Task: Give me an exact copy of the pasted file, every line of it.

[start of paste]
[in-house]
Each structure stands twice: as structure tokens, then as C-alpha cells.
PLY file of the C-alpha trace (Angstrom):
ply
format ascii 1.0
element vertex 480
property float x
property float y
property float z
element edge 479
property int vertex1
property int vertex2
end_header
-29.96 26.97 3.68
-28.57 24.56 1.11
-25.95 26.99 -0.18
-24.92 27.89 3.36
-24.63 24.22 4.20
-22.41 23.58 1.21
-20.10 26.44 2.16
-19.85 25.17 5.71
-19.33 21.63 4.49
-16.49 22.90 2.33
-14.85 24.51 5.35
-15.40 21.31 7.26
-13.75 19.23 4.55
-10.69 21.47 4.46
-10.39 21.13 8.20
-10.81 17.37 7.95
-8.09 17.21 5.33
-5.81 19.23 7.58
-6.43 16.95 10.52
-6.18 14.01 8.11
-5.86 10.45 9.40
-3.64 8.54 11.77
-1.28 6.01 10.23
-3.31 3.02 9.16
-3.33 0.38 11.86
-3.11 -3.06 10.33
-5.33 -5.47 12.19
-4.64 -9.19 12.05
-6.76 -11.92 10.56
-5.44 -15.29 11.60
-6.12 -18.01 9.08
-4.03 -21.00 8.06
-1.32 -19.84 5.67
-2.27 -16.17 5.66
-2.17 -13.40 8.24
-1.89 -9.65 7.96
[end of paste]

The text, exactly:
[in-house]
Each structure stands twice: as structure tokens, then as C-alpha cells.
PLY file of the C-alpha trace (Angstrom):
ply
format ascii 1.0
element vertex 480
property float x
property float y
property float z
element edge 479
property int vertex1
property int vertex2
end_header
-29.96 26.97 3.68
-28.57 24.56 1.11
-25.95 26.99 -0.18
-24.92 27.89 3.36
-24.63 24.22 4.20
-22.41 23.58 1.21
-20.10 26.44 2.16
-19.85 25.17 5.71
-19.33 21.63 4.49
-16.49 22.90 2.33
-14.85 24.51 5.35
-15.40 21.31 7.26
-13.75 19.23 4.55
-10.69 21.47 4.46
-10.39 21.13 8.20
-10.81 17.37 7.95
-8.09 17.21 5.33
-5.81 19.23 7.58
-6.43 16.95 10.52
-6.18 14.01 8.11
-5.86 10.45 9.40
-3.64 8.54 11.77
-1.28 6.01 10.23
-3.31 3.02 9.16
-3.33 0.38 11.86
-3.11 -3.06 10.33
-5.33 -5.47 12.19
-4.64 -9.19 12.05
-6.76 -11.92 10.56
-5.44 -15.29 11.60
-6.12 -18.01 9.08
-4.03 -21.00 8.06
-1.32 -19.84 5.67
-2.27 -16.17 5.66
-2.17 -13.40 8.24
-1.89 -9.65 7.96